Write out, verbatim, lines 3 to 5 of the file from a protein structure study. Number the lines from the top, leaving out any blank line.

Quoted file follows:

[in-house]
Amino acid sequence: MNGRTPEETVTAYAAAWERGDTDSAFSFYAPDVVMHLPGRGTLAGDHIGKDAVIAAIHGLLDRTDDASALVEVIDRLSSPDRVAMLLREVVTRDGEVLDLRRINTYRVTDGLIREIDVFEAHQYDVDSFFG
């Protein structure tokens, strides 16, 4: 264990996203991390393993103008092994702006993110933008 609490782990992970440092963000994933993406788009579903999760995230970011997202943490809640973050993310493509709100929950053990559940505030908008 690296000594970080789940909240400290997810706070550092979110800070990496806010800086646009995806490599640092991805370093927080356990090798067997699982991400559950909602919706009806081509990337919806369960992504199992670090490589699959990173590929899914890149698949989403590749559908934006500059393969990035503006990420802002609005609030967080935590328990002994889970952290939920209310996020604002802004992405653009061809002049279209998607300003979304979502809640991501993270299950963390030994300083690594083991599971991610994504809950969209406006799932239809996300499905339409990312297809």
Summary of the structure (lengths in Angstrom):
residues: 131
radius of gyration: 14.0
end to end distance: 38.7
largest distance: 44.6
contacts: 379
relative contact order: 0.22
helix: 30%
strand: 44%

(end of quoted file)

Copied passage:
């Protein structure tokens, strides 16, 4: 264990996203991390393993103008092994702006993110933008 609490782990992970440092963000994933993406788009579903999760995230970011997202943490809640973050993310493509709100929950053990559940505030908008 690296000594970080789940909240400290997810706070550092979110800070990496806010800086646009995806490599640092991805370093927080356990090798067997699982991400559950909602919706009806081509990337919806369960992504199992670090490589699959990173590929899914890149698949989403590749559908934006500059393969990035503006990420802002609005609030967080935590328990002994889970952290939920209310996020604002802004992405653009061809002049279209998607300003979304979502809640991501993270299950963390030994300083690594083991599971991610994504809950969209406006799932239809996300499905339409990312297809």
Summary of the structure (lengths in Angstrom):
residues: 131